Howard Chandler Christy
Howard Chandler Christy’ was one of America’s most distinguished illustrators, whose work, like that of Norman Rockwell, successfully captured the pulse of the nation.
His career was established when he worked for Scribner’s and Leslie’s Weekly doing illustrations of American troops in Cuba during the Spanish American War. After that, he was most sought after for his sumptuous, lush portraits of women, although he also painted other notables that included President Calvin Coolidge, General Douglas McArthur, Eddie Rickenbacker, Douglas MacArthur, Amelia Earhart, Herbert Hoover, and Benito Mussolini.
He was also a muralist and much sought-after teacher, giving classes in New York City at Cooper Union, the Chase School, the New York School of Art, and the Art Students League.
Christy was born on January 10, 1872 in Morgan County, Ohio as reflected in the court records of that county. Thus the often cited birth date of 1873 seems to be an error, likely perpetuated by Christie himself, as he stated that 1873 was his birth year in his 1920’s passport and even on a handwritten letter that he penned. Only in his later years did Christy learn that he was born in 1872, not in 1873 as he had thought. By that time, the damage had been done, and the public believed he was born in 1873. However, one only has to look at his gravestone at Ferncliff Cemetery in Westchester, New York to unravel the century old mystery. It says he was born in 1872.
Christy grew up on his family farm. At age sixteen, he went to New York City to study at the Art Student’s League, and after less than four years, he entered the National Academy of Design where he won two prizes in draughtsmanship.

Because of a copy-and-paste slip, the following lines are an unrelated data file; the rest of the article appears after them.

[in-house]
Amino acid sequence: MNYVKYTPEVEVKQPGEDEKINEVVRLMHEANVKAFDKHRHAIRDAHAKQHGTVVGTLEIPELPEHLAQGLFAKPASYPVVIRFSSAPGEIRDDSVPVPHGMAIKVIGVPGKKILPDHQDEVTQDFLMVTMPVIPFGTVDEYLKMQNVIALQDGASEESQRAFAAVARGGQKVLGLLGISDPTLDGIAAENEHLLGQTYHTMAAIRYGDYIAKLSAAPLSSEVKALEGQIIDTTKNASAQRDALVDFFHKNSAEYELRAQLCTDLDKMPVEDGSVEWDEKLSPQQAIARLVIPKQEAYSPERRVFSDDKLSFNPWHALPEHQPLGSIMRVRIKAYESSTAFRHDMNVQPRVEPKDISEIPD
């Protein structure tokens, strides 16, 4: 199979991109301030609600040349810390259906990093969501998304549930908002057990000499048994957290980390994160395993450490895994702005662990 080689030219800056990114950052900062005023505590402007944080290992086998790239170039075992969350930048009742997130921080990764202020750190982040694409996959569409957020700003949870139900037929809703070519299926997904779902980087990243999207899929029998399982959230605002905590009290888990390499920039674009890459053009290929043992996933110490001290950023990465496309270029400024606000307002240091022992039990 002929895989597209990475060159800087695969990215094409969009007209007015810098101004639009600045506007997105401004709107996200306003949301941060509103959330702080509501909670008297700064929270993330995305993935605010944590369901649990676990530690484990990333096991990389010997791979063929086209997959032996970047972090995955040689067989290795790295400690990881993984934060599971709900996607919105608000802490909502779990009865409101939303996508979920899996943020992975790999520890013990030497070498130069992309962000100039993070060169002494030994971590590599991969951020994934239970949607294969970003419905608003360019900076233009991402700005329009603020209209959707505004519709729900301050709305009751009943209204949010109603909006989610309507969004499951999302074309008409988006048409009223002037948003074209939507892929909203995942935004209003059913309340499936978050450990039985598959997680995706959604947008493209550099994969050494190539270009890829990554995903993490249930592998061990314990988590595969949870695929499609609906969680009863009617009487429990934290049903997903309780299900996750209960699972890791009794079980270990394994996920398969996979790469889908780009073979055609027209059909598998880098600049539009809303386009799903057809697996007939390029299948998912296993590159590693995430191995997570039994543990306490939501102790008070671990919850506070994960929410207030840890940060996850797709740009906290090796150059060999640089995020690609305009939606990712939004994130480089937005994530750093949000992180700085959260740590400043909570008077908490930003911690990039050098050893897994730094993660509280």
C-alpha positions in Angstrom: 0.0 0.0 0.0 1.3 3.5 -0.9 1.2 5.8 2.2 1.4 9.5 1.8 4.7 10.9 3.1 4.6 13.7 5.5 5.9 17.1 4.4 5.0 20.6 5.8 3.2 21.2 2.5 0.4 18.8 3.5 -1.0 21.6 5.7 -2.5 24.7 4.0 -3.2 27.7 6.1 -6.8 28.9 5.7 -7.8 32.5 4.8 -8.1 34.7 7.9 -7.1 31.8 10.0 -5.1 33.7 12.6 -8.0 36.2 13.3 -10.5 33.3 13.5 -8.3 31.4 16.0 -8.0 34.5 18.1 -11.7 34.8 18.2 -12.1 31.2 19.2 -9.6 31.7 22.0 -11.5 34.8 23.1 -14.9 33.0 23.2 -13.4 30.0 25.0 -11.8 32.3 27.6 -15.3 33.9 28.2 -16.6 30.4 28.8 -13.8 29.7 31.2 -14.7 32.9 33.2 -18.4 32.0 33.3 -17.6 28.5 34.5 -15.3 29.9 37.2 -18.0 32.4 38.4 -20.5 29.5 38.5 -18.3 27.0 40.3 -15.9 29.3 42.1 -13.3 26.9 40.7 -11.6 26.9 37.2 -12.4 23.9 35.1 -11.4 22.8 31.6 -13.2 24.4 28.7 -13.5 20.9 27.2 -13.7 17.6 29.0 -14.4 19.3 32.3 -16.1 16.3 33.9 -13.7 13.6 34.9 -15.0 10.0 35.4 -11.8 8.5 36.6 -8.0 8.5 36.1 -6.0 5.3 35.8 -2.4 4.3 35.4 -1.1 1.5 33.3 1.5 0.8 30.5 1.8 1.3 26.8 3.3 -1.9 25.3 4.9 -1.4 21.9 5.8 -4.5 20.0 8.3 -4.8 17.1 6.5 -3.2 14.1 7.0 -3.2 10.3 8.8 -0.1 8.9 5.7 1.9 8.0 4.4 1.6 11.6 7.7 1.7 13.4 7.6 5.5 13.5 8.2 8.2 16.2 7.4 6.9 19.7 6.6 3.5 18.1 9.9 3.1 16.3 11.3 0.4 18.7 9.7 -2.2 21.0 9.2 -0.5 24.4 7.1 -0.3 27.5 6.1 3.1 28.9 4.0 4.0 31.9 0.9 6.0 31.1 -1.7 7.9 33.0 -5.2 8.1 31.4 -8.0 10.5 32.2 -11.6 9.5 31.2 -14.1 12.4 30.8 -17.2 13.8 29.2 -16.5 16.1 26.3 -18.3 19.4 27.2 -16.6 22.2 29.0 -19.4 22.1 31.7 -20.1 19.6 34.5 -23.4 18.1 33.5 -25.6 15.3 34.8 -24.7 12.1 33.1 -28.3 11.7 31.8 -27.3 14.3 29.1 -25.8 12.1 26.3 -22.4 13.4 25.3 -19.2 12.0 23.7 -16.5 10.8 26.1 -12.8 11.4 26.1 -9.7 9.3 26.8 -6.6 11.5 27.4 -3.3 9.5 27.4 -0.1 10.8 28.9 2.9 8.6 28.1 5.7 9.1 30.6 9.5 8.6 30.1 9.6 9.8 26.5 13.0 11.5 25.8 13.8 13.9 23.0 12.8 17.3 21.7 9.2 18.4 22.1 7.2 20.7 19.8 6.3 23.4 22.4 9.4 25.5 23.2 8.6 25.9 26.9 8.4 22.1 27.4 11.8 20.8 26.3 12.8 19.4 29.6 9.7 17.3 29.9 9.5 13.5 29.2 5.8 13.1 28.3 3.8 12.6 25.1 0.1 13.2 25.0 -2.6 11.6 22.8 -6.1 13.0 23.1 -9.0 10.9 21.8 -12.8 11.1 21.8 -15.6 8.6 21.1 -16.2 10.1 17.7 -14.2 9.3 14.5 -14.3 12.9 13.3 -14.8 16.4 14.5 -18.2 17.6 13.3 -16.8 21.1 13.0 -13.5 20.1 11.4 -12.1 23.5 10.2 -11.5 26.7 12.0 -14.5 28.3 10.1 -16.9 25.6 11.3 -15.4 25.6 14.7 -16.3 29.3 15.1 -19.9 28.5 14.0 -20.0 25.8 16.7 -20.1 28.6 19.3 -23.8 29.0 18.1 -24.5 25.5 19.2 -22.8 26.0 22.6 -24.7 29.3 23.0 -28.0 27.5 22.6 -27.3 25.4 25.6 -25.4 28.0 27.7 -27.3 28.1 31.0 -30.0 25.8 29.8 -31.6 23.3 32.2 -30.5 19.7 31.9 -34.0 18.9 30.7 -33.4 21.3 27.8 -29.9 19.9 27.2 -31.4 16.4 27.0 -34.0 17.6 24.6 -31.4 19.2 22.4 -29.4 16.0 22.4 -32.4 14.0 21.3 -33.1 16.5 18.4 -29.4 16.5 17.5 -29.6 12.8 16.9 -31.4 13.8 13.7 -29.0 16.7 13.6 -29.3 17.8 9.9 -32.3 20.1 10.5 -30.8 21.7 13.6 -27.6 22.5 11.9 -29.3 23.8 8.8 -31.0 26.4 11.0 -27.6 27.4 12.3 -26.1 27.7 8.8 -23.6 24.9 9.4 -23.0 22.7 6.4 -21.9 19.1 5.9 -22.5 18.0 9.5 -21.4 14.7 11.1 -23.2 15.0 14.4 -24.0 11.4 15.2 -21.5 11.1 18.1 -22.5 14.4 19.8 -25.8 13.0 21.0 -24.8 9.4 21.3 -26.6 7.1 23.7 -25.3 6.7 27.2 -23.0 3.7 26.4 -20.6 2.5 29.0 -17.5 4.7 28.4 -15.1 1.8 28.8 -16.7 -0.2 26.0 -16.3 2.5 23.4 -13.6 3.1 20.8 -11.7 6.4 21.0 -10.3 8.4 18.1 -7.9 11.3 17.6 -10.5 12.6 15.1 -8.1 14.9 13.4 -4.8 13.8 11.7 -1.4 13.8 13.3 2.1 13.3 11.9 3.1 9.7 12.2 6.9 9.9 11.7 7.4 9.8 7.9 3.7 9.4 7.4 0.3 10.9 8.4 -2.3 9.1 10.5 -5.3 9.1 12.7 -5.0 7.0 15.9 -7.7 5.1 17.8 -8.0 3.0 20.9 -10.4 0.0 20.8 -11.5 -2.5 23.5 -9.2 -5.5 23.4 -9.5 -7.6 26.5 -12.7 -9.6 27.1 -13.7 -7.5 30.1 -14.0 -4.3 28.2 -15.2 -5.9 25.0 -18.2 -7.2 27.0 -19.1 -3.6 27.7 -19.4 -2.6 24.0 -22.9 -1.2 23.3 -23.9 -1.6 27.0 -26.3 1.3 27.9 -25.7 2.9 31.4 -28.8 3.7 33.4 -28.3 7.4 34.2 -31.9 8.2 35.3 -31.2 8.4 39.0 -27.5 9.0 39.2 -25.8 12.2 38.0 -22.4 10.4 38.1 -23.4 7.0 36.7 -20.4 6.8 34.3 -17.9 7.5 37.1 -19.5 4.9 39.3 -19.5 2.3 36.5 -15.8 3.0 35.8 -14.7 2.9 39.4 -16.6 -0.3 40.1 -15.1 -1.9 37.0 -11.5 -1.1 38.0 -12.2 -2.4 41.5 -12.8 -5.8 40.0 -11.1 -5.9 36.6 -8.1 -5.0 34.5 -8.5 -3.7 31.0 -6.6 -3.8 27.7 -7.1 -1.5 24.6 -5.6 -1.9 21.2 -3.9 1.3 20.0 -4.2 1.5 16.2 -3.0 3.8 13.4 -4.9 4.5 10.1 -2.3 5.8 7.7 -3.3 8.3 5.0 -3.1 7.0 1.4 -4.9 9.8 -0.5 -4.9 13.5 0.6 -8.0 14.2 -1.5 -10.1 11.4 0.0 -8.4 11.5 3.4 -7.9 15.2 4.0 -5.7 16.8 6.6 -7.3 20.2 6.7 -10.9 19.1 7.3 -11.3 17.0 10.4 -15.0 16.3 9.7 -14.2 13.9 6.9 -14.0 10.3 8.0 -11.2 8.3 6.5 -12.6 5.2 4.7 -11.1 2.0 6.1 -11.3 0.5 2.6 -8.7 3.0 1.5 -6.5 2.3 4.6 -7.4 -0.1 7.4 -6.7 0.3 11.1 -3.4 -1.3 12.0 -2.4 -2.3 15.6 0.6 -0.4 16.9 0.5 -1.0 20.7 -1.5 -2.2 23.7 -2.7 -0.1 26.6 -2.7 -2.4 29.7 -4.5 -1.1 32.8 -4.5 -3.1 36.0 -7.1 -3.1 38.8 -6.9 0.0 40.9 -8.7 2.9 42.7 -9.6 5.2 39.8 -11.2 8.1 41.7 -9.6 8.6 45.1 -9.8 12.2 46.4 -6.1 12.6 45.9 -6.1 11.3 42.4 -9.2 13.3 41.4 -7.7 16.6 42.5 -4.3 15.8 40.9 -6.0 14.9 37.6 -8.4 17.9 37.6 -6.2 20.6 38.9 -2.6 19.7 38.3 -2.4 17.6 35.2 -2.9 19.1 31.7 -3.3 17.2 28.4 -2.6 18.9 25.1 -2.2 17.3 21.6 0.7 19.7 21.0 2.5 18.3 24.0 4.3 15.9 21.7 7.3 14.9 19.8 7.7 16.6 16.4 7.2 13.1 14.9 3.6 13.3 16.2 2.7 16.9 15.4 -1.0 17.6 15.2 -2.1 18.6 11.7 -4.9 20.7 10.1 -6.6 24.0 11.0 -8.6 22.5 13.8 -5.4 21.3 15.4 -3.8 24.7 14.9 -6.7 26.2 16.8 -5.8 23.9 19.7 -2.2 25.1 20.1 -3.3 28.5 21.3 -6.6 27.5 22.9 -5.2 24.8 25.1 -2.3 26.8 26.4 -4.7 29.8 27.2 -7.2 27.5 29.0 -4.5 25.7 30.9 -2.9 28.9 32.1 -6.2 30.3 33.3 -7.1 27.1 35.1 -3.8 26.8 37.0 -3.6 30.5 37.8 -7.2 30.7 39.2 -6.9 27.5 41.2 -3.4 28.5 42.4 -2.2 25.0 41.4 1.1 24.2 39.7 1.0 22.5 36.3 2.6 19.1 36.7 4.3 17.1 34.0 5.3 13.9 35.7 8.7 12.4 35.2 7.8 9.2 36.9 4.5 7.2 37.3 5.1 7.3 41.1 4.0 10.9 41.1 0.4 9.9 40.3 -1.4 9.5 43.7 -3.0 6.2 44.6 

He worked for Scribner’s Magazine as an illustrator for a number of years beginning in 1898. In addition to illustrating articles and stories, he traveled to Cuba and Puerto Rico and sent back illustrations of Spanish-American War activity. It was through this work as a commercial artist that he became a nationally known illustrator.
After his return to the United States, he taught for a brief time in New York; however, he soon returned to his hometown of Duncan Falls. There he built a studio and summer home and divided his time between painting and entertaining visiting authors and publishers.
While living in Ohio, he became famous for his stylized depictions of women, popularly known as “Christy Girls.” These illustrations appeared in many publications and print art, and were eventually used on recruitment posters for Word War I.
By 1915, he had returned once again to New York City and soon took up portrait painting. Later in life Christy began painting large historical murals. In 1945, he was commissioned by the state of Ohio to paint The Signing of the Treaty of Greene Ville, which today hangs in the Ohio Statehouse in Columbus. His most famous of these large compositions, The Signing of the Constitution of the United States is located above the grand staircase in The Capitol in Washington DC.
Christy died in 1952 at his apartment in New York.
The Ohio Historical Society
The Illustrator in America, 1880-1980 by Walt and Roger Reed